They’ll answer listener questions, and discuss best practices on API design (definition, modeling, grammar), Governance (multi-team design, reviewing new API’s), Platform Transformation (culture, internal education, versioning) and more.

They’ll also chat with experienced API practitioners from a wide array of industries to draw out practical takeaways and insights you can use.

Have a question for the podcast? DM us or tag us on Twitter at @stoplightio.

I'm Jason
Harmon and this is API intersection

where you'll get insights from experienced
API practitioners to learn best

practices on things
like API design, governance, identity,

versioning and more.

Welcome back to API Intersection.

As always, I'm your host, Jason Hartman,
CTO from Stoplight.

It's been a little bit
since I've said the phrase today

we're going to do something
a little different

because I felt like I was beaten to death.

But we really are doing something in two

plus years of the podcast
we really haven't gotten into.

I think we talk a lot
about kind of REST and craft,

you will
and all these sort of synchronous APIs.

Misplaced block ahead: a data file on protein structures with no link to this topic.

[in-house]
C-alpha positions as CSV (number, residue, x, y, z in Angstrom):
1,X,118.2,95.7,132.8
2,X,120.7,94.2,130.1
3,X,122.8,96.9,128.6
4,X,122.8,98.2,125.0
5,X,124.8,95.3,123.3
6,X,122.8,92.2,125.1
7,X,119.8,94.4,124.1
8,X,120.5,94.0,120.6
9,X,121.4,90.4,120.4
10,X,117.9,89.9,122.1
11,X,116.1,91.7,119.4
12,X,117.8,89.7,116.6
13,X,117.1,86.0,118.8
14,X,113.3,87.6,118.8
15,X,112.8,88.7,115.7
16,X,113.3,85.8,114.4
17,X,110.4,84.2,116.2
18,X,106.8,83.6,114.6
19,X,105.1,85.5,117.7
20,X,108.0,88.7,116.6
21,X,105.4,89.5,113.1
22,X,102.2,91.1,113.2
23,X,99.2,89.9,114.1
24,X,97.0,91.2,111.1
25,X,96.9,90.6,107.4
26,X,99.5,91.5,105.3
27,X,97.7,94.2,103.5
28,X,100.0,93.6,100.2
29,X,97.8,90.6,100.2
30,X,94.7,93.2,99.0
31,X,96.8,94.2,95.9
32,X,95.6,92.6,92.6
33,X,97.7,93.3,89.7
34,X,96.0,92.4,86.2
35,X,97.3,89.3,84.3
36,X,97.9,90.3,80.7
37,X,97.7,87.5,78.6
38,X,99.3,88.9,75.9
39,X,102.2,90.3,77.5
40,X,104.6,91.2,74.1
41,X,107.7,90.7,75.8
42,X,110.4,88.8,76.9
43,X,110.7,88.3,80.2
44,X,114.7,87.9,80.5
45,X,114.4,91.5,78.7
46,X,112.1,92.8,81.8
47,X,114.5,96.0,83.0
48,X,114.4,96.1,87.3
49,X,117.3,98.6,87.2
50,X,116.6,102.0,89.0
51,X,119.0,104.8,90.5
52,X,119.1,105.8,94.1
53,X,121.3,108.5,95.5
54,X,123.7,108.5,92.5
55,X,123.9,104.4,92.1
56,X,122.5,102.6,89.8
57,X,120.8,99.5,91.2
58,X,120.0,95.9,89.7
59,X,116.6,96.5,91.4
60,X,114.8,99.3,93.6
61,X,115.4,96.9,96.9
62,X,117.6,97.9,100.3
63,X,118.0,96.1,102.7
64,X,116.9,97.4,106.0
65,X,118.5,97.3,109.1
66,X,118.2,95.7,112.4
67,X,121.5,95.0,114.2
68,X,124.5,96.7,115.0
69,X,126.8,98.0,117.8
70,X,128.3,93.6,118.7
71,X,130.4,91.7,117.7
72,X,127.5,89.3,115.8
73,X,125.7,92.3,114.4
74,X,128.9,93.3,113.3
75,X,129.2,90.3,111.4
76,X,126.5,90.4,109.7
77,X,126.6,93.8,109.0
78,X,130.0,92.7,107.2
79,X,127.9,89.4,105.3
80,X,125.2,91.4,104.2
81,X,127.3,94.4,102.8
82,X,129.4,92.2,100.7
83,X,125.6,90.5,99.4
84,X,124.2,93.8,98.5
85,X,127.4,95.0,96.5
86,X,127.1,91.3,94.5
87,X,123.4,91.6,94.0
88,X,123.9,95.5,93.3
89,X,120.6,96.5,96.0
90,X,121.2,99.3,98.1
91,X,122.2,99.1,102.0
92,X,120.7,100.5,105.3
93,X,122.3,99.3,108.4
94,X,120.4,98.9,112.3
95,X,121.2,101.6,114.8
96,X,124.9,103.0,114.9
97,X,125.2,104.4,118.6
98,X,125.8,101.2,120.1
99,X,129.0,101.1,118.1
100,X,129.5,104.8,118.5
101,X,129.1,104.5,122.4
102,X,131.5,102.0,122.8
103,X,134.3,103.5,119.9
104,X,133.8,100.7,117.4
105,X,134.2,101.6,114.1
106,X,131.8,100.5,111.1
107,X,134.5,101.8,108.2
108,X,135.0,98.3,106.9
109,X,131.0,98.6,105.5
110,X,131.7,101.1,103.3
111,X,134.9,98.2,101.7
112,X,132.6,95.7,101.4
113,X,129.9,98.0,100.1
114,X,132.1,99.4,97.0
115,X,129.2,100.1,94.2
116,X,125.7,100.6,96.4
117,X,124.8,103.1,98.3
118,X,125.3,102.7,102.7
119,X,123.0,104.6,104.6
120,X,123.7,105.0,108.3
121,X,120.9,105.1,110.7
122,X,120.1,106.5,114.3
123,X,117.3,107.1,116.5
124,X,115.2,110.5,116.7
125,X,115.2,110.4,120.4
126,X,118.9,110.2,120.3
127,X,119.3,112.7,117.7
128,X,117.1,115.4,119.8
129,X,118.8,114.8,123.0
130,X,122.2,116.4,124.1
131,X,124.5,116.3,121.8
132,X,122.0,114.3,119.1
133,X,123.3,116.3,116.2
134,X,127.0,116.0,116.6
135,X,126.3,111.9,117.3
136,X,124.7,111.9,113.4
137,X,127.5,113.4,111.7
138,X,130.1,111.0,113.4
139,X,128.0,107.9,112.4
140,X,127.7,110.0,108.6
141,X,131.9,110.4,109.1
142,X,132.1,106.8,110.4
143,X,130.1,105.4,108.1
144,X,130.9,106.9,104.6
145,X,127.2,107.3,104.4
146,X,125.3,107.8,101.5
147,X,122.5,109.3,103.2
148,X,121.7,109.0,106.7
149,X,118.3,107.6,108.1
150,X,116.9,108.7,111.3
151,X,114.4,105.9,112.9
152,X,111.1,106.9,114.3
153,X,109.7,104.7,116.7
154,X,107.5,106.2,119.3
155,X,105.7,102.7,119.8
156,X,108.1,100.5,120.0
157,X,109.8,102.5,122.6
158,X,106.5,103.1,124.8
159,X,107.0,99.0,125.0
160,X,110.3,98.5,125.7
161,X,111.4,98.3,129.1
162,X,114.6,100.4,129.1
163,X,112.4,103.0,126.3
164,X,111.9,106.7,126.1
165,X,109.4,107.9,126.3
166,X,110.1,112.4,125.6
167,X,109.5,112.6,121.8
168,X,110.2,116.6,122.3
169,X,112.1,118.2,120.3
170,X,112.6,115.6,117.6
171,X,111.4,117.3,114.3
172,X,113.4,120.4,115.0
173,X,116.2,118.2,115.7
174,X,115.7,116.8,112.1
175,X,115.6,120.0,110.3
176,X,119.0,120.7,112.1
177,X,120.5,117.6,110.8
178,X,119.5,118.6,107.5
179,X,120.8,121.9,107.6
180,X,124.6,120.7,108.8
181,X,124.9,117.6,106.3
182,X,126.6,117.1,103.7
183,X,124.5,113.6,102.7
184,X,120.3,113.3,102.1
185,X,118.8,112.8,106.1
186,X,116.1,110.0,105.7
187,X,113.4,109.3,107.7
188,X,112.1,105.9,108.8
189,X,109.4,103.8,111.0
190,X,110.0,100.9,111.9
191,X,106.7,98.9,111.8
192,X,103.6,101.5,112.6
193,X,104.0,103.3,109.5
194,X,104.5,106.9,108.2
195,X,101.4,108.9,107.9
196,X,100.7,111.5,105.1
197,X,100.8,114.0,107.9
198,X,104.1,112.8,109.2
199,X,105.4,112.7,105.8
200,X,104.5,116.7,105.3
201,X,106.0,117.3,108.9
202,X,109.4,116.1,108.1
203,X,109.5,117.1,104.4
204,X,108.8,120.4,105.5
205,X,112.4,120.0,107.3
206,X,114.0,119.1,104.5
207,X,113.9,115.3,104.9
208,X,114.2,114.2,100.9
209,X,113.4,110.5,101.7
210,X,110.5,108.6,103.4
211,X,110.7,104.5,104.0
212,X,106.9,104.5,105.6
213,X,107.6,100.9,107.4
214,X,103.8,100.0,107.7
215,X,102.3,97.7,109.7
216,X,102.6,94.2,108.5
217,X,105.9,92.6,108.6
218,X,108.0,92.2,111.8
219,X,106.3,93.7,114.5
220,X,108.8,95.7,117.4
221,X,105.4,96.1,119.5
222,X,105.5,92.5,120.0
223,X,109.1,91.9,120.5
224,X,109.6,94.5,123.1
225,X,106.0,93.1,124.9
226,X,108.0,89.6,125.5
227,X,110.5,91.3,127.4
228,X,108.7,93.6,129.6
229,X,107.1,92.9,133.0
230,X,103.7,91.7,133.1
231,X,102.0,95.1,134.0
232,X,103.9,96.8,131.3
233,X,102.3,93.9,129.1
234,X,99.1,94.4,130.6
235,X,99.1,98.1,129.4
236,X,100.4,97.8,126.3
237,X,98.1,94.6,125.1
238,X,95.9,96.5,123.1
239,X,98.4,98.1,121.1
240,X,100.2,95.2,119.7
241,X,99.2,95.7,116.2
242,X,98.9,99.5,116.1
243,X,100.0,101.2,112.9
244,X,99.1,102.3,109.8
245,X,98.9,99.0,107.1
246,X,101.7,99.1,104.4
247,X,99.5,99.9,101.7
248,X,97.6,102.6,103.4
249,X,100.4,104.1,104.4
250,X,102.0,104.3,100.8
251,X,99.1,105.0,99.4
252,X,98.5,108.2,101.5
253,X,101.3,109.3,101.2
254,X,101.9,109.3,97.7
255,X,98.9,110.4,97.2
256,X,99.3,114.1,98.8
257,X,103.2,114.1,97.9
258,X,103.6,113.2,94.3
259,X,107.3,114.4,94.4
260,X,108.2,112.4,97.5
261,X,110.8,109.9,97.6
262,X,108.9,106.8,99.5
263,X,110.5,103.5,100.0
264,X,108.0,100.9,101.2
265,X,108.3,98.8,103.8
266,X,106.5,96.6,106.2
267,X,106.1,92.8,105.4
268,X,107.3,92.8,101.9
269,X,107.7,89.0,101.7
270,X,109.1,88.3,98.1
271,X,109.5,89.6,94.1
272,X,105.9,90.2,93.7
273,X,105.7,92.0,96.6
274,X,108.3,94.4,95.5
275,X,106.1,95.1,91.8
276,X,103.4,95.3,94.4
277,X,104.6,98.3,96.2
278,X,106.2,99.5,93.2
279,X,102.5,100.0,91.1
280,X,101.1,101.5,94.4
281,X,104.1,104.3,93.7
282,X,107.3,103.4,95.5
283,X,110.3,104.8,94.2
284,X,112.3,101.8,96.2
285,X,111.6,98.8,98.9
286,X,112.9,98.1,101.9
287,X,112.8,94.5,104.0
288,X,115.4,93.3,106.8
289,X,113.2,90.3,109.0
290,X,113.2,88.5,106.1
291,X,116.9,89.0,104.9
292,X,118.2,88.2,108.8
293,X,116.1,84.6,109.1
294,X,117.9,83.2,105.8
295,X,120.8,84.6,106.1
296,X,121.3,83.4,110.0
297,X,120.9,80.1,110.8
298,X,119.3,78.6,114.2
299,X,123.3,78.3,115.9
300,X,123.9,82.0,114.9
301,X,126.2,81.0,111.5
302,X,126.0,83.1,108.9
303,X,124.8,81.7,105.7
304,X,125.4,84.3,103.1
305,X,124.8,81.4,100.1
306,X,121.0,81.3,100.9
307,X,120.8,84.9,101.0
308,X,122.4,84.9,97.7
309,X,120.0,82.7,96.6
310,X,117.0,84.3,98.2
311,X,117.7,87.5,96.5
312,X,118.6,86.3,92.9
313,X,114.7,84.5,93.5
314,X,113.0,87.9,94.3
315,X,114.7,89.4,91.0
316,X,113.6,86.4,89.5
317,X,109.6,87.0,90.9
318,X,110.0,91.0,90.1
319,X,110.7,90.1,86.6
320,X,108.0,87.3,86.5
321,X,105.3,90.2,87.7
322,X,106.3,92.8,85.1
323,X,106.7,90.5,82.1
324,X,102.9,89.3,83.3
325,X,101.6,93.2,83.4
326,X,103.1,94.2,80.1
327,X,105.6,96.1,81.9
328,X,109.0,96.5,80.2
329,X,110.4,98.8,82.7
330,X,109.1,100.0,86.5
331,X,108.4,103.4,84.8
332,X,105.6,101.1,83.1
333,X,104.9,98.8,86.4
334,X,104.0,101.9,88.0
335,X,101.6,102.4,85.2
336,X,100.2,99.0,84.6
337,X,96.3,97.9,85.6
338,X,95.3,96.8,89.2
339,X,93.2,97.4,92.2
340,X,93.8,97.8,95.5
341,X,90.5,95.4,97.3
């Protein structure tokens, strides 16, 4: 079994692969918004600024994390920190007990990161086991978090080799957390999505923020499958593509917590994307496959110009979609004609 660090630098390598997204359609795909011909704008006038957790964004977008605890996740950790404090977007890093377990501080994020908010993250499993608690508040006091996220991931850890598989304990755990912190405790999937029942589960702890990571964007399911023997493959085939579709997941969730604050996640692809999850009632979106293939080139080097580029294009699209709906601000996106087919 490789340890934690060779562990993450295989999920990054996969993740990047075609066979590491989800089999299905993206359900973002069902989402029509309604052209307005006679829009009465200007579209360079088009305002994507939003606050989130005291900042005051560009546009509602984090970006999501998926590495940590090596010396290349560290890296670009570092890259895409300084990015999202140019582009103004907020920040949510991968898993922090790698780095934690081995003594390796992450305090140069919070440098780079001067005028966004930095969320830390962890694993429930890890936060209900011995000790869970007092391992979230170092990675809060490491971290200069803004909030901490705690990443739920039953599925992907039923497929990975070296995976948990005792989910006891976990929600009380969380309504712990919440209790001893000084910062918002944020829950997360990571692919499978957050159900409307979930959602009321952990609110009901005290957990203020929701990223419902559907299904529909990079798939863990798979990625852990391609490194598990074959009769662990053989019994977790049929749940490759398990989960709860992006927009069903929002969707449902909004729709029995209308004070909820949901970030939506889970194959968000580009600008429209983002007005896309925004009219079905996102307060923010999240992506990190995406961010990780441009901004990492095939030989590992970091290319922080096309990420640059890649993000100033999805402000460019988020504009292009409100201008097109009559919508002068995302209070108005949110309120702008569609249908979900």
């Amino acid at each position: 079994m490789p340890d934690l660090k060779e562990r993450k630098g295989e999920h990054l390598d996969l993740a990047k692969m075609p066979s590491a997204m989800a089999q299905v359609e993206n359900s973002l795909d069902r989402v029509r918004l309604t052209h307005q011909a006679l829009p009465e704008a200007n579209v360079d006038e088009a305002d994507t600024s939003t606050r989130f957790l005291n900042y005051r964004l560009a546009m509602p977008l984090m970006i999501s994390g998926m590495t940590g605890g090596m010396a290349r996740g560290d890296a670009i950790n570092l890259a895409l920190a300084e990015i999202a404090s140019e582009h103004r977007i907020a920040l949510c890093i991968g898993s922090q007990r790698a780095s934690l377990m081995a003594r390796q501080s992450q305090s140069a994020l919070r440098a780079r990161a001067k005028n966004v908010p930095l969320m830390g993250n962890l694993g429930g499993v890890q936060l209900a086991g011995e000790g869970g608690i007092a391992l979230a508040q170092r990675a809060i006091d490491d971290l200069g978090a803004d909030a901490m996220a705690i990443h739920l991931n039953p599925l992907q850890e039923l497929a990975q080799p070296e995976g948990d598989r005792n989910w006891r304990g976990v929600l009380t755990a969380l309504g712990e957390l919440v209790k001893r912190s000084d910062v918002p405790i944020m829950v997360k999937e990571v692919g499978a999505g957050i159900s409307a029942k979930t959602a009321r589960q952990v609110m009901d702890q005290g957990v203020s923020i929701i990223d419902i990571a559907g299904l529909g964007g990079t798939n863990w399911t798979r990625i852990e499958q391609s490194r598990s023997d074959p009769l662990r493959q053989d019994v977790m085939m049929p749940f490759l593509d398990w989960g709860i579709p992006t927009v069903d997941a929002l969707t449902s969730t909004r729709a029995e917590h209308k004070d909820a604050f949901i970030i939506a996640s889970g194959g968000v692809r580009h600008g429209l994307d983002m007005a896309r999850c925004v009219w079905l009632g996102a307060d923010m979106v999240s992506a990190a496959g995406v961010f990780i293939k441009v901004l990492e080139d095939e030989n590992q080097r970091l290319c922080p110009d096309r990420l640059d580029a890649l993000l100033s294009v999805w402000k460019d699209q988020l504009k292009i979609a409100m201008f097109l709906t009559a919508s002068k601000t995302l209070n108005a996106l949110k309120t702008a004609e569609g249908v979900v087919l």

Sometimes we talk about event
driven stuff, but today we're going

to really get into kind of real time
and sort of streaming protocol stuff

with quite the expert on the subject.

Mr. Varun same.

Varun, thanks for joining us.

Thank you.

Thank you for inviting me.

Jason. Absolutely.

So, you know,
Varun had kind of come to us,

you know, talking about coming on and
it was a really easy one to say yes to.

And we kind of looked and he's got 12 IETF

and W3C specifications, numerous patents.

So when it comes to kind of real time
streaming, I think we got the guy here

to bring

us a little bit about kind of your journey
in this streaming stuff

and what put you in your current role
as Chief Product and Technology

officer at Daily, thank you very much.

And yeah, it's been a journey.

I started, you know, about 20 years ago,

straight out of school
working for a semiconductor company.

And at that time
the whole range was megapixel cameras.

If you remember, cameras, phones became
smartphones, smartphones carried cameras.

People started to take pictures.

And that was juxtaposition by a Web 2.0,
like emerging in the same period.

I used to work for a company